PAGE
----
You can easily re-create the highlights by opening the book page or article, selecting the text, and clicking “Highlight.”

Citations (0)
Some of your citations are legacy items.

Any citation created before July 30, 2012 will labeled as a “Cited page.” New citations will be saved as cited passages, pages or articles.

We also added the ability to view new citations from your projects or the book or article where you created them.

Notes (0)
Bookmarks (0)

You have no saved items from this article

Project items include:
  • Saved book/article
  • Highlights
  • Quotes/citations
  • Notes
  • Bookmarks
Notes
Cite this article

Cited article

Style
Citations are available only to our active members.
Buy instant access to cite pages or passages in MLA, APA and Chicago citation styles.

(Einhorn, 1992, p. 25)

(Einhorn 25)

1. Lois J. Einhorn, Abraham Lincoln, the Orator: Penetrating the Lincoln Legend (Westport, CT: Greenwood Press, 1992), 25, http://www.questia.com/read/27419298.

Cited article

Who Won the War? Not Us Apparently; the Myth of the Great War - A New Military History of World War I. by John Mosier (Profile Books, Pounds 20). Reviewed by Michael Emery
Settings

Settings

Typeface
Text size Smaller Larger Reset View mode
Search within

Search within this article

Look up

Look up a word

  • Dictionary
  • Thesaurus
Please submit a word or phrase above.
Print this page

Print this page

Why can't I print more than one page at a time?

Help
Full screen

matching results for page

    Questia reader help

    How to highlight and cite specific passages

    1. Click or tap the first word you want to select.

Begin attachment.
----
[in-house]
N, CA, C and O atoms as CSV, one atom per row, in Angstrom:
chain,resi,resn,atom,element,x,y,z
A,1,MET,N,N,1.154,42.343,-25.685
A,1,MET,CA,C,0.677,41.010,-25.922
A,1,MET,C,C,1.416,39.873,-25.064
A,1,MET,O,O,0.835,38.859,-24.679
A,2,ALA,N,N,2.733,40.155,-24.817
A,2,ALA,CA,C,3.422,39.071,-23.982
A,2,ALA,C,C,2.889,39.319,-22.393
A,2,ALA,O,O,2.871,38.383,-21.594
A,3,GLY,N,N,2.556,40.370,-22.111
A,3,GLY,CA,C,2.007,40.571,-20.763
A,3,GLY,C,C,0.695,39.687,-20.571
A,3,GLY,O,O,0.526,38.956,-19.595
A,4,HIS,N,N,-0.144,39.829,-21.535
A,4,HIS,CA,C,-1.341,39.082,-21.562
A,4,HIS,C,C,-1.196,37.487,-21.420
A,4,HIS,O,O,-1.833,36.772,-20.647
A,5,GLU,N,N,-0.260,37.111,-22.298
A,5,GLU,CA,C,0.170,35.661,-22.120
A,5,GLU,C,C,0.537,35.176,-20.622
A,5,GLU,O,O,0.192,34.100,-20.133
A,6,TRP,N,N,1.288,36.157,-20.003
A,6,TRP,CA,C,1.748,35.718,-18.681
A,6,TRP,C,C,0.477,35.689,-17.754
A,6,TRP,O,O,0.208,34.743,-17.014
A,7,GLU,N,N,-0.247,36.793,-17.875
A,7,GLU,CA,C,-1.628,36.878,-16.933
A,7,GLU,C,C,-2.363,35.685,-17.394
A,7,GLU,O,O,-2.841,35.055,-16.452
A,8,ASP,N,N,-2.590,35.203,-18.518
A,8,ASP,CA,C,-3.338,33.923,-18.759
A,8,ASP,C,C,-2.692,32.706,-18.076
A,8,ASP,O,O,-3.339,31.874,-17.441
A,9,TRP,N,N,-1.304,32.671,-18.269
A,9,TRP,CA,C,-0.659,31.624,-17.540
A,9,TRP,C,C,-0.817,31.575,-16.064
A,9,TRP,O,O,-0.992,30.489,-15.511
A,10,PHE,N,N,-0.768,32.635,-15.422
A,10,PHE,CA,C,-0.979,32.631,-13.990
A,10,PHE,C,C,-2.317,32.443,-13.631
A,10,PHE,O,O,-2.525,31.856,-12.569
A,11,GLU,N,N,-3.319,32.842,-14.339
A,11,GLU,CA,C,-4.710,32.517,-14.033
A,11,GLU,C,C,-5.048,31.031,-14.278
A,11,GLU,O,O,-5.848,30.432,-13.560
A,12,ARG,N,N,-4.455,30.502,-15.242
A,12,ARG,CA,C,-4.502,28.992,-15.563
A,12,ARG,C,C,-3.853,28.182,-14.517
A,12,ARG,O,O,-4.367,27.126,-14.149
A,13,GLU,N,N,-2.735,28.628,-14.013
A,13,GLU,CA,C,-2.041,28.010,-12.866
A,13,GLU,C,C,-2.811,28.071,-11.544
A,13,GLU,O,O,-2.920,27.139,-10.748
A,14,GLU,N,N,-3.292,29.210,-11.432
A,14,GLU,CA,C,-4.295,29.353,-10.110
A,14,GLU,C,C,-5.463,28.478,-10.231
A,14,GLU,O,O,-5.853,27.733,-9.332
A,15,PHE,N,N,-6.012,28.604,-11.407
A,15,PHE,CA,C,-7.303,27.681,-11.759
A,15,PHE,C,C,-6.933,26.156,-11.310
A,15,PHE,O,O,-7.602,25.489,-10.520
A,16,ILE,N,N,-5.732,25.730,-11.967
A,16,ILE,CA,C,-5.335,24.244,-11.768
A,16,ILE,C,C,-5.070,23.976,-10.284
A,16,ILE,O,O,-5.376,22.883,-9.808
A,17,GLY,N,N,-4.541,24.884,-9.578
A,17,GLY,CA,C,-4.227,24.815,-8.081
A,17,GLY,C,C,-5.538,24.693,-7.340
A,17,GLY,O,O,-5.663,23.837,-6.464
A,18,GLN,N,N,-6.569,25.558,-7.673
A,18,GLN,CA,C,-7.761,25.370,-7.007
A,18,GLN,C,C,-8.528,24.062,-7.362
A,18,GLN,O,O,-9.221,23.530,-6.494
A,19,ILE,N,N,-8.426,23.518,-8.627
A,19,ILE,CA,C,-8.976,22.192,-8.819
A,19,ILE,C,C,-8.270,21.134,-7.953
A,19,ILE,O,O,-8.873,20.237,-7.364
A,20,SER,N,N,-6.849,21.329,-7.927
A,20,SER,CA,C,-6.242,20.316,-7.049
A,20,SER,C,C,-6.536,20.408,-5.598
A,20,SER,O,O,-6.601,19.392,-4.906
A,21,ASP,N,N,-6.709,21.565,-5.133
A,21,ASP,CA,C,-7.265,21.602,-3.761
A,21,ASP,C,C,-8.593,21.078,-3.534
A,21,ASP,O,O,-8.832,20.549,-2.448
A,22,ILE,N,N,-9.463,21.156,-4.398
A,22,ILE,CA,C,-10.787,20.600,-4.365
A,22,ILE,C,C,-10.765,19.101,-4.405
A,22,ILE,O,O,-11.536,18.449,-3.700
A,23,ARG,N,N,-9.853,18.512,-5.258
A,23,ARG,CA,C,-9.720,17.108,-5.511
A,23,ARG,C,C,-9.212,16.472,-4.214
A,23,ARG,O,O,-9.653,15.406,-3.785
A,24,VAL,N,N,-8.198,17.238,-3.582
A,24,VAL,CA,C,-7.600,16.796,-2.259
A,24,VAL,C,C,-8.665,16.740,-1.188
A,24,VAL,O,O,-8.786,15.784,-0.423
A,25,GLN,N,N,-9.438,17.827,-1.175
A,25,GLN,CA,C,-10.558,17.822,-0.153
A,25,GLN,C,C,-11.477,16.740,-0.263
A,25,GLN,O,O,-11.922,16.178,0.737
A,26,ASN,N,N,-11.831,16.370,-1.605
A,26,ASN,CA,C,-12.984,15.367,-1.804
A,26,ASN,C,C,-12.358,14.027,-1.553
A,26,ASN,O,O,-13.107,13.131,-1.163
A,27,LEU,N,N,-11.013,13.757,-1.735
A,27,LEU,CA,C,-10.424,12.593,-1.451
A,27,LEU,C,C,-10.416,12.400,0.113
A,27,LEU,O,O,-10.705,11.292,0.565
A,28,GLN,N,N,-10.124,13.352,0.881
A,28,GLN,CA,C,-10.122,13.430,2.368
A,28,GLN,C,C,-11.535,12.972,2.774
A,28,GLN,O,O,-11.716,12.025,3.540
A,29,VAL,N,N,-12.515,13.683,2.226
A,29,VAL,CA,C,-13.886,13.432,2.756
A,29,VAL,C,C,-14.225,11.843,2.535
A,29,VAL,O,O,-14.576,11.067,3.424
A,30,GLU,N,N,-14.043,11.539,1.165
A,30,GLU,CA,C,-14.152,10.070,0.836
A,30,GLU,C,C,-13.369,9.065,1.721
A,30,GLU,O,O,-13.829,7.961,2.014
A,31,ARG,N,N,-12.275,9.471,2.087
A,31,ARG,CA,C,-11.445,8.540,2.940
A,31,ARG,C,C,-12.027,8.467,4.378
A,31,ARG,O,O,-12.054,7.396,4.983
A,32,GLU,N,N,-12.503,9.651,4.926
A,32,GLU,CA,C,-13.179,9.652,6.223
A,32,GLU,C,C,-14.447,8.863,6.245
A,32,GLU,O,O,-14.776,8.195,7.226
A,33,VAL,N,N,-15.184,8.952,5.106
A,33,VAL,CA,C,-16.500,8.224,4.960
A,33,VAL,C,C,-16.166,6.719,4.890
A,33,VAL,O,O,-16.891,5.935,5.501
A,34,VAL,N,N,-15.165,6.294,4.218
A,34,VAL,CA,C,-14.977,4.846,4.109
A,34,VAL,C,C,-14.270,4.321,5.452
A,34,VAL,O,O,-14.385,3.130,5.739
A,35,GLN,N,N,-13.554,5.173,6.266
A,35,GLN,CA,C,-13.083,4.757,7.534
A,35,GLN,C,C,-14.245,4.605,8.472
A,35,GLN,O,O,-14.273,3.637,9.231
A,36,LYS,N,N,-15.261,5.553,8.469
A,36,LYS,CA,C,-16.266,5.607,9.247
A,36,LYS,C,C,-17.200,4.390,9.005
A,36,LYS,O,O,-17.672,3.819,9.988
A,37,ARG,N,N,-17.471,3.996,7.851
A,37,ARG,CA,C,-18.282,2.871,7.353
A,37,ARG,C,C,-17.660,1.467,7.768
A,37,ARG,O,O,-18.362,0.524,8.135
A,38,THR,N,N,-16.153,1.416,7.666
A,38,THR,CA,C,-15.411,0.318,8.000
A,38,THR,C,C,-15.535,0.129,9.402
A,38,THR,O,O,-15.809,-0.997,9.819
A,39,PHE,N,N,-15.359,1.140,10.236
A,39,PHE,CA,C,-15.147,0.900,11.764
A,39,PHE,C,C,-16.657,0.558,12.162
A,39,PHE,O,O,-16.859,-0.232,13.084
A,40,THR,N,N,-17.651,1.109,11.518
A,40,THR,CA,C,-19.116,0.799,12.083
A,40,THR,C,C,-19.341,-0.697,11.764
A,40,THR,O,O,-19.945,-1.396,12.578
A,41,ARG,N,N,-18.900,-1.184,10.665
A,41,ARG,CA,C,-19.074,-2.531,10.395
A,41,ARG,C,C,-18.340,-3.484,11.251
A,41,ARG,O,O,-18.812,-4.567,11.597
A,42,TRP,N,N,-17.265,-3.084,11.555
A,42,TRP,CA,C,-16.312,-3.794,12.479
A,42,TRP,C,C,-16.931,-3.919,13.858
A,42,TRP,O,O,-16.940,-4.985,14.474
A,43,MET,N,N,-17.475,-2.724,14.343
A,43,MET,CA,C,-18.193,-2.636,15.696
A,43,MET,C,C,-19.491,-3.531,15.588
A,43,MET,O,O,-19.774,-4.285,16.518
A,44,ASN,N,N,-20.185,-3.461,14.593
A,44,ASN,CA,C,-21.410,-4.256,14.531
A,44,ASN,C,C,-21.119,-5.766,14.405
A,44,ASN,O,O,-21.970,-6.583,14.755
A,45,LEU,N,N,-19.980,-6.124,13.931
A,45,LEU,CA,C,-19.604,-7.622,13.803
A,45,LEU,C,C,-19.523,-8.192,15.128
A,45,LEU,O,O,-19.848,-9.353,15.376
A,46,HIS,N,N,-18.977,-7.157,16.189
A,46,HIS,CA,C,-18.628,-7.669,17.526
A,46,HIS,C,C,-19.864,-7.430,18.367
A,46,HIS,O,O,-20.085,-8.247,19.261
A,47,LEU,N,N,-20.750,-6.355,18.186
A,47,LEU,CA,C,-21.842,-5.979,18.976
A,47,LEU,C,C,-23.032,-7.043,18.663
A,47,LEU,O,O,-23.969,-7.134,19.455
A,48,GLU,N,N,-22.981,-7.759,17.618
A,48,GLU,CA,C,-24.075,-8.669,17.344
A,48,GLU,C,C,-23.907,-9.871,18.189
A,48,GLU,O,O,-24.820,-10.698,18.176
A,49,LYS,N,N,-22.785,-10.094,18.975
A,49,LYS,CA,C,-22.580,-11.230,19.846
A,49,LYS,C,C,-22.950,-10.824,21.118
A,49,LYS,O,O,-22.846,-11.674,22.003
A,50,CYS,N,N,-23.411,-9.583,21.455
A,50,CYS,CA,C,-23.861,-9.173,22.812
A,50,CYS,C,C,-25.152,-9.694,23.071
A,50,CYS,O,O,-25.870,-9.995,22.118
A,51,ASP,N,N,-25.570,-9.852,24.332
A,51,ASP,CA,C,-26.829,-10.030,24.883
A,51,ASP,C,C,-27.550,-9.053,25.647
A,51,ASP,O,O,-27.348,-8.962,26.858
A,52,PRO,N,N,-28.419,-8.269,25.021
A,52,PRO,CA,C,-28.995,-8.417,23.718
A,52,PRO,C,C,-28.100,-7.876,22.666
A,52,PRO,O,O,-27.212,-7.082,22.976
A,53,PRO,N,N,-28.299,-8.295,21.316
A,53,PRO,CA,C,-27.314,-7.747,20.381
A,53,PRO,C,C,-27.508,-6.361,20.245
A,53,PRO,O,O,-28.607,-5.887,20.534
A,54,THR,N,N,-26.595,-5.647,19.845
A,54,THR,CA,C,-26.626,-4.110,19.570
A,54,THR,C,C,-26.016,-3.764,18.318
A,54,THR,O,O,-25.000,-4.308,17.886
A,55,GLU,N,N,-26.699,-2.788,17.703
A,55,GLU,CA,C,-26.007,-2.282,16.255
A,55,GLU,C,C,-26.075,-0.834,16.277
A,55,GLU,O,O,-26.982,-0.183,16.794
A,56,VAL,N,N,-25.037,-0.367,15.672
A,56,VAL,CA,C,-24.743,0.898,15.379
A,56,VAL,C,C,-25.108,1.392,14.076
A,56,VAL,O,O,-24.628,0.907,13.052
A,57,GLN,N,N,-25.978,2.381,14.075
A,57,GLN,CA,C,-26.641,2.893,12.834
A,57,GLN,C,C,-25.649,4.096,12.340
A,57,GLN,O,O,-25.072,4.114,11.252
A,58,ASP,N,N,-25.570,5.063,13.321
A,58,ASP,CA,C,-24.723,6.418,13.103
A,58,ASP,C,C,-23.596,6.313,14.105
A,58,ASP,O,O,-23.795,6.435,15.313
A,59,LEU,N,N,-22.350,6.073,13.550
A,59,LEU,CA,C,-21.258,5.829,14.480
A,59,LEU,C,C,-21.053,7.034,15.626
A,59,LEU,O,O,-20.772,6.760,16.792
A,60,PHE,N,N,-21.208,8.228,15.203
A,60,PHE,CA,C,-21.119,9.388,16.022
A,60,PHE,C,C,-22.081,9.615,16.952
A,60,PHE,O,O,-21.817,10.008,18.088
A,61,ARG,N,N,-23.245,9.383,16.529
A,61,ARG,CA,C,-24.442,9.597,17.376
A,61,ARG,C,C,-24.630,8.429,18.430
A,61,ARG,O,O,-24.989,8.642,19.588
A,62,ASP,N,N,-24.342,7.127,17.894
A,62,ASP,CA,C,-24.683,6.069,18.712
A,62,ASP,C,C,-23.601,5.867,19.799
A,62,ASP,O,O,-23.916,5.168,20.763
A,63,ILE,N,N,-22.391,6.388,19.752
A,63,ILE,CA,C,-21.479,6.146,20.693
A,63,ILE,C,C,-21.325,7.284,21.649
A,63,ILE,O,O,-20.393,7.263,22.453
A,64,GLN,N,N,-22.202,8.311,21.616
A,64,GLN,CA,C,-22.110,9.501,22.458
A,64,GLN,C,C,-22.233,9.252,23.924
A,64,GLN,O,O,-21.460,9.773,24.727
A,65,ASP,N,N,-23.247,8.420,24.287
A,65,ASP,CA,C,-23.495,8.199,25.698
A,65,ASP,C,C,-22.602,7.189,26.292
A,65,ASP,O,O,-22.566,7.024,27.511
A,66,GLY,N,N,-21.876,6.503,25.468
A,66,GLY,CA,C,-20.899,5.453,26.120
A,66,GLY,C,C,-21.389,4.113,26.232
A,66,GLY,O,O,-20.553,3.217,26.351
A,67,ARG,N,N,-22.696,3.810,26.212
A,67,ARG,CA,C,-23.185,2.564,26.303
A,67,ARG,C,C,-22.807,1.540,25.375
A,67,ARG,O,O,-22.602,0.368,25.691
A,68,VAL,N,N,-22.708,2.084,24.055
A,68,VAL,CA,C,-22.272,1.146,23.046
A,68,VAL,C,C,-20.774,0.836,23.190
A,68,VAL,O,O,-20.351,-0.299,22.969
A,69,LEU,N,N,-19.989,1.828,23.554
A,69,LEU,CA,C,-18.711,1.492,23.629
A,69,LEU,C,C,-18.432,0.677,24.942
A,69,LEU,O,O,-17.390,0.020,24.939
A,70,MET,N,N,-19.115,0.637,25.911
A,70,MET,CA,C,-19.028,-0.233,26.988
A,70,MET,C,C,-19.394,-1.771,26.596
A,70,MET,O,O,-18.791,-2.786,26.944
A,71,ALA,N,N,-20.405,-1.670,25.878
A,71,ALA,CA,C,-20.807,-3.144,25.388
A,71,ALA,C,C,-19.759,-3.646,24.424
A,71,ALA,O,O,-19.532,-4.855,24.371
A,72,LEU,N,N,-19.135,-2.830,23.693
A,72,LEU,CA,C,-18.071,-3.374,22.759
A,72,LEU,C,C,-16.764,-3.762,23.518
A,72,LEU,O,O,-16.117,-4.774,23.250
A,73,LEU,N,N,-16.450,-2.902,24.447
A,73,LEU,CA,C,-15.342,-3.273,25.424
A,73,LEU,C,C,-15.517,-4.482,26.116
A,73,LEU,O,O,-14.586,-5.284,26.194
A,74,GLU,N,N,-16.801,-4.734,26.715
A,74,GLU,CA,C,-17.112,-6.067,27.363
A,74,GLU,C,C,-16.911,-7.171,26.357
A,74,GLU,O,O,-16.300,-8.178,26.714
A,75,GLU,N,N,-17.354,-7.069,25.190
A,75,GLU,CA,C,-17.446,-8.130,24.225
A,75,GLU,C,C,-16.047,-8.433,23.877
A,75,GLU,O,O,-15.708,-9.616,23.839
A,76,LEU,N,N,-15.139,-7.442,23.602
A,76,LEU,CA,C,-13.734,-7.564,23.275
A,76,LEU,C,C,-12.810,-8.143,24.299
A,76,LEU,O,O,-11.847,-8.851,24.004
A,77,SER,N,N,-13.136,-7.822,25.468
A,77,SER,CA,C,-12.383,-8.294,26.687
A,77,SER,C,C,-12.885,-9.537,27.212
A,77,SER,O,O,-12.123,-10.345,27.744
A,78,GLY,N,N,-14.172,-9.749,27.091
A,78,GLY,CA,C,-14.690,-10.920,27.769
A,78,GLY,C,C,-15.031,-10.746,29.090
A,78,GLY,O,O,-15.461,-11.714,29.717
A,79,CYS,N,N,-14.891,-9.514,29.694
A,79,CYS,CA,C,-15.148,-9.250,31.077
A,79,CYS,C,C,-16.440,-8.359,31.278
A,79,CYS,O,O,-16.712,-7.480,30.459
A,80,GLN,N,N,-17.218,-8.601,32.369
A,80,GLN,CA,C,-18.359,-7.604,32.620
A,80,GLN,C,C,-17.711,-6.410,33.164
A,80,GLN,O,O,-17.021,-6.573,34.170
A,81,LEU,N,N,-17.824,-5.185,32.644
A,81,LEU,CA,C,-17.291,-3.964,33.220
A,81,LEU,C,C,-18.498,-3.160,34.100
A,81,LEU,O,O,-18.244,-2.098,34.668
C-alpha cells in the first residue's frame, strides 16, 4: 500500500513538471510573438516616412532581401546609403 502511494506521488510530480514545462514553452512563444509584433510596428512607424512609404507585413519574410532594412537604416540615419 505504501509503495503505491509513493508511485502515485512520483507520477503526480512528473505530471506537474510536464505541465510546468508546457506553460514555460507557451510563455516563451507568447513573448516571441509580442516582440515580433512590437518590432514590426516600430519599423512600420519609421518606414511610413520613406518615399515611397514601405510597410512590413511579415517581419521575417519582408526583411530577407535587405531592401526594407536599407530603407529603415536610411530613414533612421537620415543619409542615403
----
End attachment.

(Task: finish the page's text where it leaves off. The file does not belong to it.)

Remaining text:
2. Click or tap the last word you want to select, and you’ll see everything in between get selected.
    3. You’ll then get a menu of options like creating a highlight or a citation from that passage of text.

    OK, got it!

    Cited passage

    Style
    Citations are available only to our active members.
    Buy instant access to cite pages or passages in MLA, APA and Chicago citation styles.

    "Portraying himself as an honest, ordinary person helped Lincoln identify with his audiences." (Einhorn, 1992, p. 25).

    "Portraying himself as an honest, ordinary person helped Lincoln identify with his audiences." (Einhorn 25)

    "Portraying himself as an honest, ordinary person helped Lincoln identify with his audiences."1

    1. Lois J. Einhorn, Abraham Lincoln, the Orator: Penetrating the Lincoln Legend (Westport, CT: Greenwood Press, 1992), 25, http://www.questia.com/read/27419298.

    Cited passage

    Thanks for trying Questia!

    Please continue trying out our research tools, but please note, full functionality is available only to our active members.

    Your work will be lost once you leave this Web page.

    Buy instant access to save your work.

    Already a member? Log in now.

    Author Advanced search

    Oops!

    An unknown error has occurred. Please click the button below to reload the page. If the problem persists, please try again in a little while.